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Risk Factors for Early Reconstruction Failure of Multilevel Cervical Corpectomy With Dynamic Plate Fixation

Okawa, Atsushi, MD, PhD; Sakai, Kenichiro, MD, PhD; Hirai, Takashi, MD; Kato, Tsuyoshi, MD, PhD; Tomizawa, Shoji, MD, PhD; Enomoto, Mitsuhiro, MD, PhD; Kawabata, Shigenori, MD, PhD; Takahashi, Makoto, MD, PhD; Shinomiya, Kenichi, MD, PhD

doi: 10.1097/BRS.0b013e3181e0f06a

Study Design. Retrospective case series.

Objective. To investigate risk factors for early reconstruction failure of multilevel cervical corpectomy with dynamic plate fixation.

Summary of Background Data. For anterior cervical decompression and fusion, reinforcement by plate fixation was performed to decrease early reconstruction failure and to increase the fusion rate. However, a relatively high complication rate such as graft dislodgement, has been reported in patients undergoing multilevel corpectomy and reconstruction. Risk factors associated with early reconstruction failure have not been explicitly described.

Methods. In 30 instrumented multilevel corpectomy and reconstruction, medical records and radiographic studies were reviewed to investigate risk factors with regard to sagittal alignment of the cervical spine, graft subsidence, screws used in fixation, endplate preparation, and intermediate screw for fibular graft.

Results. Reconstruction failures included anterior slipping at the bottom of the graft in 2 cases, fracture of the C7 vertebral body in 2 cases, and pullout of a screw in 2 cases. Four patients were found to have nonunion of the graft at the final follow-up, but none had experienced early reconstruction failure.

On radiologic measurement, the fusion area lordotic angle after surgery in the patients with reconstruction failures was significantly larger than that of the patients with no complications. The postoperative C2–C7 lordotic angles of the patients with reconstruction failure were also larger, but this trend was not statistically significant. No other factor, such as age and gender, type of screw used, intermediate screw or preservation of the endplates was related to reconstruction failures in this study.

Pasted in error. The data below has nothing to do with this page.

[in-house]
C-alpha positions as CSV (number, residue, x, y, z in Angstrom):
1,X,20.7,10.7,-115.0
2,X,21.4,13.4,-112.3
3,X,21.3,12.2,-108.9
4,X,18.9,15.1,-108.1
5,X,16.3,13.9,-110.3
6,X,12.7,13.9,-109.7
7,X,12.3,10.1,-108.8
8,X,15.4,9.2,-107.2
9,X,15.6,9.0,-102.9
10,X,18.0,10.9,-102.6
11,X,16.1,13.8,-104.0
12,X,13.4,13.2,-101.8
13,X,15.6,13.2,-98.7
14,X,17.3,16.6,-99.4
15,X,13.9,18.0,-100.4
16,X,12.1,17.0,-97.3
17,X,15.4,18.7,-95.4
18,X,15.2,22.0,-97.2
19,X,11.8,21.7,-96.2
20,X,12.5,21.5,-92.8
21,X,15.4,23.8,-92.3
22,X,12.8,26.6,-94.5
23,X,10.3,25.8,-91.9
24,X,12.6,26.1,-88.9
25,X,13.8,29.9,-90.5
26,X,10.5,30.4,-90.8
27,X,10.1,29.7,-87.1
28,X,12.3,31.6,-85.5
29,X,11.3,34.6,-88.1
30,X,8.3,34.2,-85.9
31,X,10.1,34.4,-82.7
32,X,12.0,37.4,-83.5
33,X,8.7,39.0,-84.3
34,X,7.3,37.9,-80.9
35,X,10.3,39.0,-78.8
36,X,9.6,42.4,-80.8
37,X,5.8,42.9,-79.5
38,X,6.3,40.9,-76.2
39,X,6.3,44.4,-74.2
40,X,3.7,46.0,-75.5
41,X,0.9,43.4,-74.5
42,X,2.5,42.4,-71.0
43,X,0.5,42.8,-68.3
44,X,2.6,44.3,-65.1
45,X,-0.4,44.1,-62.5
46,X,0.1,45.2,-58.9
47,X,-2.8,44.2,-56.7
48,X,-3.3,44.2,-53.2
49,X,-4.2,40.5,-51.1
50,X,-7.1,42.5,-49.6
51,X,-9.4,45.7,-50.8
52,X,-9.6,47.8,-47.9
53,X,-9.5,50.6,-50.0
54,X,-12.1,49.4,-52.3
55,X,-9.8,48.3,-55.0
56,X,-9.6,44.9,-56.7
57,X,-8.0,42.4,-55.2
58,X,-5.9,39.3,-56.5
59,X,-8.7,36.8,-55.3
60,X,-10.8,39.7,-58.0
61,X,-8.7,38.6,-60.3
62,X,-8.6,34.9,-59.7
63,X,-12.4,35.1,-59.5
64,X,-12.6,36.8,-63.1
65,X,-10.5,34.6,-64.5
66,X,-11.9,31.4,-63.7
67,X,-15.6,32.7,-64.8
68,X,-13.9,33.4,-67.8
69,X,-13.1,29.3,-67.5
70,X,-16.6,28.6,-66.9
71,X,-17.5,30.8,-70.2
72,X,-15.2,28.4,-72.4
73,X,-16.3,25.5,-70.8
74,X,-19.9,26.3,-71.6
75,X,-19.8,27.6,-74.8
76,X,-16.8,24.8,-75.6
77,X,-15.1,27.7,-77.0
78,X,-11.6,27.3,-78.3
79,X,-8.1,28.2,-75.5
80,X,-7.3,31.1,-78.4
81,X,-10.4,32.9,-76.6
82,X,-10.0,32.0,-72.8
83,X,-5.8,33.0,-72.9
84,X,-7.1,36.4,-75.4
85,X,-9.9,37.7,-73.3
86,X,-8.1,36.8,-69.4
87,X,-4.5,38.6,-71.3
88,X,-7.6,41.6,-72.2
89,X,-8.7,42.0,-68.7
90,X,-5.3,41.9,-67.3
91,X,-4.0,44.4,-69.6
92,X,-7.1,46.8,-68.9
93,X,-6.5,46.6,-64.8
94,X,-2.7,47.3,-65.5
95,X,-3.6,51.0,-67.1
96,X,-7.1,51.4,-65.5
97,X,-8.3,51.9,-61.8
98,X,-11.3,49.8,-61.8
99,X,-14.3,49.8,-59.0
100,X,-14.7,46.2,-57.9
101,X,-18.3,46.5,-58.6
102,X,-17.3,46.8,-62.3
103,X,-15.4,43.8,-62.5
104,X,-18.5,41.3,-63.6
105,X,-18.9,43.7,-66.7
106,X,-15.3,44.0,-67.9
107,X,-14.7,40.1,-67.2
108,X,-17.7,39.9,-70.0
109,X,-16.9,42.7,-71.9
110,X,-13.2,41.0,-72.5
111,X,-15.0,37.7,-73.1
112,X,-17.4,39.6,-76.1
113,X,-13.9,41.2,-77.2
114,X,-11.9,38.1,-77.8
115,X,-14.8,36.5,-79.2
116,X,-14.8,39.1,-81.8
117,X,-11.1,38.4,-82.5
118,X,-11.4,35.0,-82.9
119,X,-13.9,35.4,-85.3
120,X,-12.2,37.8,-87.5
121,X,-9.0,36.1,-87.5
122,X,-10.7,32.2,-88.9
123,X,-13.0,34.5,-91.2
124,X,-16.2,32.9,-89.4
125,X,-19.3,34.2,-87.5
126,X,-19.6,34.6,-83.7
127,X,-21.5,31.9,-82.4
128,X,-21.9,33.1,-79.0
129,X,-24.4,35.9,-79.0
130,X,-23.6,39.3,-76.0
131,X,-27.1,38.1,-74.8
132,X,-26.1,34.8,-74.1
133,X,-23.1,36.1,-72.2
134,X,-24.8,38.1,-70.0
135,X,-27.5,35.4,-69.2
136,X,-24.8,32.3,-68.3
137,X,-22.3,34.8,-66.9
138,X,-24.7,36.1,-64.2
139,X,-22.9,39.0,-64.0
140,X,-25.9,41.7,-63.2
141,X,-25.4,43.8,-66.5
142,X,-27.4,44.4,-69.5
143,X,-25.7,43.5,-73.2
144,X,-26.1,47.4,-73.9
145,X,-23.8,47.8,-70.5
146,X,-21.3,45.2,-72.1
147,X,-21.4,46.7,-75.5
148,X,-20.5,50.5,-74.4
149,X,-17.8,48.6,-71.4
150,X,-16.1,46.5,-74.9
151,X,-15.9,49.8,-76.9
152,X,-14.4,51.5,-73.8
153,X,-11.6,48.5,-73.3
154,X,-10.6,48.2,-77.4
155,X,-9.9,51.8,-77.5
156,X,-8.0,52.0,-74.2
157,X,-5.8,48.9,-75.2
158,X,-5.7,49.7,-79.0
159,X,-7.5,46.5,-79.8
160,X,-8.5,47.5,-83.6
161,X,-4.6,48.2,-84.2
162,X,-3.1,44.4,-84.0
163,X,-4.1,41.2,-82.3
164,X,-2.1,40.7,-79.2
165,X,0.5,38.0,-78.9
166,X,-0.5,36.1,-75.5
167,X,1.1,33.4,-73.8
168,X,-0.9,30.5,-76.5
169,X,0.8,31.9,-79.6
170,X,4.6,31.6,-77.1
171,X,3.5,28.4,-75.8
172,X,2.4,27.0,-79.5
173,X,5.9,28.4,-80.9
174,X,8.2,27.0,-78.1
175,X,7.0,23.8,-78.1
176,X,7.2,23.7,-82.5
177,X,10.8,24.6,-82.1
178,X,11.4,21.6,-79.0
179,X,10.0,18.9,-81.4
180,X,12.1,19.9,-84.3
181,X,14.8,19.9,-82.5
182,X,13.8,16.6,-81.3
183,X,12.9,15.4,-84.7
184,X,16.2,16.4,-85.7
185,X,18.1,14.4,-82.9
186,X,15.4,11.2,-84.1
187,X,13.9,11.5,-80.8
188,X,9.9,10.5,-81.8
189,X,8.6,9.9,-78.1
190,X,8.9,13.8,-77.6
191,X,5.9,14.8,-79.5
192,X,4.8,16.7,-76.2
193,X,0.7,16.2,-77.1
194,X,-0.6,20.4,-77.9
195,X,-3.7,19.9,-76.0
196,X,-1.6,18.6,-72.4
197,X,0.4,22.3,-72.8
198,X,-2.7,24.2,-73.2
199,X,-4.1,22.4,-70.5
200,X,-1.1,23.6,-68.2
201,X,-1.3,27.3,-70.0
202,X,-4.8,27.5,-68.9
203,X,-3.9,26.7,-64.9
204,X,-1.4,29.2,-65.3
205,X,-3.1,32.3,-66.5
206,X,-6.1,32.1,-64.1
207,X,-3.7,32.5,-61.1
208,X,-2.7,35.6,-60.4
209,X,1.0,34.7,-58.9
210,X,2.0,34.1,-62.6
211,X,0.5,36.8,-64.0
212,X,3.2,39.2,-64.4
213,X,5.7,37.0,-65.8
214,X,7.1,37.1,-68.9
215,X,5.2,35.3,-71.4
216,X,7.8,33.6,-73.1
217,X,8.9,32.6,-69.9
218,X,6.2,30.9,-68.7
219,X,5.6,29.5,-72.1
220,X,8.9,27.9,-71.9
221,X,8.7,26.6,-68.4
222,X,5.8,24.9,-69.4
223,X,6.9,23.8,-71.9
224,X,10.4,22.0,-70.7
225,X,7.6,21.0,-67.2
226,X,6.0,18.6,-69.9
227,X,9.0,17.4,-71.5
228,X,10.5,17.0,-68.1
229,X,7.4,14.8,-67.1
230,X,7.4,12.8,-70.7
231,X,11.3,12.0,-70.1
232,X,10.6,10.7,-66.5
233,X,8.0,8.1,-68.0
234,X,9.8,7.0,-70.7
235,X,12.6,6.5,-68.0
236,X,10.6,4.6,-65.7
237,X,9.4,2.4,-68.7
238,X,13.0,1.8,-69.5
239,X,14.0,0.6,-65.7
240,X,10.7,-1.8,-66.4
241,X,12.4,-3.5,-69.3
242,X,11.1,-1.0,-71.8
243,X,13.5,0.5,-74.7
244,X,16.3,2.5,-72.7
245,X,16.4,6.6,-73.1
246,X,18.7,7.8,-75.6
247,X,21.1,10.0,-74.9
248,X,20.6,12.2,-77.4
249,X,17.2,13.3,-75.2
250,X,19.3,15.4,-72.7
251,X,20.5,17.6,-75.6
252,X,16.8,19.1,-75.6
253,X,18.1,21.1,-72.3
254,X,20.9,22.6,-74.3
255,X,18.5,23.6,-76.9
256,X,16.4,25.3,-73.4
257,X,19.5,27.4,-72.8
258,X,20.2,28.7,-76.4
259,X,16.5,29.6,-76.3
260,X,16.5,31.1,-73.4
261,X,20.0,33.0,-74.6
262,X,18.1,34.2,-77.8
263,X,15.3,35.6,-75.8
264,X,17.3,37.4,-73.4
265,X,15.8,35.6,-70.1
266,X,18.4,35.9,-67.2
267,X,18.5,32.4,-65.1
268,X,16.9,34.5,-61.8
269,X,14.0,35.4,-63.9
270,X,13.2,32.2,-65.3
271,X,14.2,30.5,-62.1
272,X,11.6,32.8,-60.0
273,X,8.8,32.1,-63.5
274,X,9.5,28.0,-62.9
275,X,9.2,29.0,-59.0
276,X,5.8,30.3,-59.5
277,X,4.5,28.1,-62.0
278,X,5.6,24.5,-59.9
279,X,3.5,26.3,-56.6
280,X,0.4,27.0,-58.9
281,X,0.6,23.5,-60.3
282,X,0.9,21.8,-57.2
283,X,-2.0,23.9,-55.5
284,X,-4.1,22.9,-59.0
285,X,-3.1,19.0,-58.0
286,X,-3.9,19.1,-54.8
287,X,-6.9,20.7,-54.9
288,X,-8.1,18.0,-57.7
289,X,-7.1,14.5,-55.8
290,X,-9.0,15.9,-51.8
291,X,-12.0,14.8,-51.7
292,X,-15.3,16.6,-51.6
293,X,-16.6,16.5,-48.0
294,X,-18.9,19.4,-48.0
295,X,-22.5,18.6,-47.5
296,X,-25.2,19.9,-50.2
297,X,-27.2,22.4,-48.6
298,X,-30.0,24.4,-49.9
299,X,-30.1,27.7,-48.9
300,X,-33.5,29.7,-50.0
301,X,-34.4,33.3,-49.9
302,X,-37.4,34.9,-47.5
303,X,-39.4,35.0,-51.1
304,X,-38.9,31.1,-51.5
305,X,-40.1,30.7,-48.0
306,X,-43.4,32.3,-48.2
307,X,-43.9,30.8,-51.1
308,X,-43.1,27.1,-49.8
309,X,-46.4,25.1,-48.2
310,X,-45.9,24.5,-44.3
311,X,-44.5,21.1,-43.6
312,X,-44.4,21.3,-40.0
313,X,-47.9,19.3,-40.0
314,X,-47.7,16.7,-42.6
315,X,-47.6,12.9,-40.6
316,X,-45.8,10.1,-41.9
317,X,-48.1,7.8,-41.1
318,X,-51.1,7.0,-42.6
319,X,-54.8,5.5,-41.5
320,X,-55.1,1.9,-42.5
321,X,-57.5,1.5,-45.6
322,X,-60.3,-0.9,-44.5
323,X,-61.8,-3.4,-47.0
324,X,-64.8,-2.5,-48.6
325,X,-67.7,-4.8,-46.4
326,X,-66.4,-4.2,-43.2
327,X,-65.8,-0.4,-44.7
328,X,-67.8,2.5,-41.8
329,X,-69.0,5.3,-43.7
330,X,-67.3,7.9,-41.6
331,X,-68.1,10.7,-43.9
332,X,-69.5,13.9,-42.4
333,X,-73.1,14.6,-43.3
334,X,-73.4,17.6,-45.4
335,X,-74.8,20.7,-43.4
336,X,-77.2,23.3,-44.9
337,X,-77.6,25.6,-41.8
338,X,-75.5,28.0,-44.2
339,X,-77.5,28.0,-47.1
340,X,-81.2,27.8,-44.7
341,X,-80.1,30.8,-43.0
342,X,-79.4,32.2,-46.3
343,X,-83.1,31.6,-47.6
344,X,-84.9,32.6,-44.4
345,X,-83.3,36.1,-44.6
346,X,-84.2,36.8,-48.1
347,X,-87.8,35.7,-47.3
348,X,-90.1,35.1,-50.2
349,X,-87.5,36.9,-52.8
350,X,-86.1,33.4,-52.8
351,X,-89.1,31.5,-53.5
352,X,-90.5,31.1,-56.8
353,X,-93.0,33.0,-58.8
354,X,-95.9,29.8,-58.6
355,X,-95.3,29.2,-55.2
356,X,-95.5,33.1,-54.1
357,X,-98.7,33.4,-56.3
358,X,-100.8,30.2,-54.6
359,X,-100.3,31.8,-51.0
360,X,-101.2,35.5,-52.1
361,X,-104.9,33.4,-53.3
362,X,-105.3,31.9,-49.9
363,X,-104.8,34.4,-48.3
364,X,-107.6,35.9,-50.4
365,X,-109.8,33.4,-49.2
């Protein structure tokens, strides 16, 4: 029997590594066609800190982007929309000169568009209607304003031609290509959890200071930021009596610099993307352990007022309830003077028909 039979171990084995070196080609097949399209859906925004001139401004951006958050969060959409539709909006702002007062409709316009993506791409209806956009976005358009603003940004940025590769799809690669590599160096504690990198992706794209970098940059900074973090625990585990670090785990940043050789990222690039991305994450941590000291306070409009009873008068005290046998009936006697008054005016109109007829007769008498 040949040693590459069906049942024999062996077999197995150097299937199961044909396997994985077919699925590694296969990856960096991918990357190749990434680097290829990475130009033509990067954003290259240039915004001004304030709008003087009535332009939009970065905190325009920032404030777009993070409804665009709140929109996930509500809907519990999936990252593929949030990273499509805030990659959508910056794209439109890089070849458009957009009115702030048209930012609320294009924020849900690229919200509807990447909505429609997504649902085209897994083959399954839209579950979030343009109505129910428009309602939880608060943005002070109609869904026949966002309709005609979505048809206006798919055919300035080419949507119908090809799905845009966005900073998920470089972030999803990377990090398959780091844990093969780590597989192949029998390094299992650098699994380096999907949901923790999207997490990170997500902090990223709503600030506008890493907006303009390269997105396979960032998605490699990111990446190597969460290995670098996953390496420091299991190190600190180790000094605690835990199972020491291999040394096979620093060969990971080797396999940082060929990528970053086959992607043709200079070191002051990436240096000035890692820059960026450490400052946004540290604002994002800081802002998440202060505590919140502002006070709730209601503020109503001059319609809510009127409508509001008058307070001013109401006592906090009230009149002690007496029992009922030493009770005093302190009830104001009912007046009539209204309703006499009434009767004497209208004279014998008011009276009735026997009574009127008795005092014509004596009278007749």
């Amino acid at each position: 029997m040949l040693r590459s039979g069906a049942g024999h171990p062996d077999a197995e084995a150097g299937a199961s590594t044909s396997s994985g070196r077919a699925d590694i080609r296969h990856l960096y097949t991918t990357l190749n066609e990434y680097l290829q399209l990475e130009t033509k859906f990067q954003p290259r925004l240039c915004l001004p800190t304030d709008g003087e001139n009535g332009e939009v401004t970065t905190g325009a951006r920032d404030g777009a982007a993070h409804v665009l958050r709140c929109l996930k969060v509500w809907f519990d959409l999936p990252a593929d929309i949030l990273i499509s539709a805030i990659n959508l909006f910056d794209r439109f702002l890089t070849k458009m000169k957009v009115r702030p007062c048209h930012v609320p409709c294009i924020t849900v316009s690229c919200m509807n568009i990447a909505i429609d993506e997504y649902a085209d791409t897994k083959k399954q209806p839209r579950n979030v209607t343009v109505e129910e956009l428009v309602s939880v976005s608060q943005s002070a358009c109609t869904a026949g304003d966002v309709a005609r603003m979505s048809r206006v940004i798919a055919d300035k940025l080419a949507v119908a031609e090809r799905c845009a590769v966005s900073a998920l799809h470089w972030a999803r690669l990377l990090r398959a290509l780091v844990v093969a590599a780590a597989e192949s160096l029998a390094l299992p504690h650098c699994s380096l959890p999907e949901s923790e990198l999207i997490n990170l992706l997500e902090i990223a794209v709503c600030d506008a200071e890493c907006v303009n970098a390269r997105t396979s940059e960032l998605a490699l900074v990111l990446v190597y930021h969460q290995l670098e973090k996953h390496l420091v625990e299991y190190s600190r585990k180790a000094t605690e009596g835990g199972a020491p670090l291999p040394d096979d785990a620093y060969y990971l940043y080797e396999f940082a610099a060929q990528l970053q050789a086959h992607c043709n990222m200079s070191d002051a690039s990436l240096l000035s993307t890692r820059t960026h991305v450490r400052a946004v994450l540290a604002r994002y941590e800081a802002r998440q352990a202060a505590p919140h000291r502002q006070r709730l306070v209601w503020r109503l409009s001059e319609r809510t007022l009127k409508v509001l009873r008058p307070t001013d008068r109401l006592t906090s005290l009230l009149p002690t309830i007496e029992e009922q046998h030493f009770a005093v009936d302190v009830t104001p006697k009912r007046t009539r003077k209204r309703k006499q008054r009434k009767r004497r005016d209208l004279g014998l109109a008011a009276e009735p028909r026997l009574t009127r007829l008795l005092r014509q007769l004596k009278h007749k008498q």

Conclusion. Postoperative cervical hyperlordosis may adversely affect graft stability in the early postoperative period of the surgery of corpectomy and reconstruction with dynamic plate fixation.

A retrospective case series of 30 patients with multilevel cervical corpectomy and reconstruction with dynamic plate fixation was conducted. Six patients experienced early reconstruction failures such as graft migration, C7 vertebral fracture or screw pullout. Hyperlordotic alignment of the fused area seemed to increase shear stress, resulting in reconstruction failures.

Department of Orthopedic and Spinal Surgery, Graduate School of Medicine, Tokyo Medical and Dental University, Tokyo, Japan

Address correspondence and reprint requests to Atsushi Okawa, MD, PhD, Department of Orthopedic and Spinal Surgery, Tokyo Medical and Dental University, Yushima 1–5-45, Bunkyo-Ku, Tokyo 113– 8519, Japan; E-mail:

Acknowledgment date: October 28, 2009. First revision date: February 12, 2010. Second revision date: March 12, 2010. Acceptance date: March 12, 2010.

The device(s)/drug(s) is/are FDA-approved or approved by corresponding national agency for this indication.

No funds were received in support of this work. No benefits in any form have been or will be received from a commercial party related directly or indirectly to the subject of this manuscript.

© 2011 Lippincott Williams & Wilkins, Inc.